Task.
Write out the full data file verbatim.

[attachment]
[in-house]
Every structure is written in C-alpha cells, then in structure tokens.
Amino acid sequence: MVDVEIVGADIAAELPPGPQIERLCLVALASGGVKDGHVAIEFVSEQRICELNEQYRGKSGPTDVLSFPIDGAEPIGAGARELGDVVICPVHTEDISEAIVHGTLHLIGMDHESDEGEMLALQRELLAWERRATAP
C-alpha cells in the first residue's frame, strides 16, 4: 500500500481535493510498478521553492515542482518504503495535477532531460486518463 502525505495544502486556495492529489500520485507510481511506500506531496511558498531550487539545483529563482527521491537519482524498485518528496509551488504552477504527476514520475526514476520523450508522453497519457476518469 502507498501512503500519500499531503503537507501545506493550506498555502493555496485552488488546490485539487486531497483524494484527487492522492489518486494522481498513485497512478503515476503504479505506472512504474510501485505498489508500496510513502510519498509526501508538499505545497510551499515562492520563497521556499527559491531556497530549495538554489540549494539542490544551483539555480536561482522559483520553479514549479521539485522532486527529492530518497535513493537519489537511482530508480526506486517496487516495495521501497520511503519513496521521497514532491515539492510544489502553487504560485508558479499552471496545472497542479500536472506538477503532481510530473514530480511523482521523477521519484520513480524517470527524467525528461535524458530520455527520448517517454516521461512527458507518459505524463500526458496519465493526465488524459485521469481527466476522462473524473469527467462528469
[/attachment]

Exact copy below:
[in-house]
Every structure is written in C-alpha cells, then in structure tokens.
Amino acid sequence: MVDVEIVGADIAAELPPGPQIERLCLVALASGGVKDGHVAIEFVSEQRICELNEQYRGKSGPTDVLSFPIDGAEPIGAGARELGDVVICPVHTEDISEAIVHGTLHLIGMDHESDEGEMLALQRELLAWERRATAP
C-alpha cells in the first residue's frame, strides 16, 4: 500500500481535493510498478521553492515542482518504503495535477532531460486518463 502525505495544502486556495492529489500520485507510481511506500506531496511558498531550487539545483529563482527521491537519482524498485518528496509551488504552477504527476514520475526514476520523450508522453497519457476518469 502507498501512503500519500499531503503537507501545506493550506498555502493555496485552488488546490485539487486531497483524494484527487492522492489518486494522481498513485497512478503515476503504479505506472512504474510501485505498489508500496510513502510519498509526501508538499505545497510551499515562492520563497521556499527559491531556497530549495538554489540549494539542490544551483539555480536561482522559483520553479514549479521539485522532486527529492530518497535513493537519489537511482530508480526506486517496487516495495521501497520511503519513496521521497514532491515539492510544489502553487504560485508558479499552471496545472497542479500536472506538477503532481510530473514530480511523482521523477521519484520513480524517470527524467525528461535524458530520455527520448517517454516521461512527458507518459505524463500526458496519465493526465488524459485521469481527466476522462473524473469527467462528469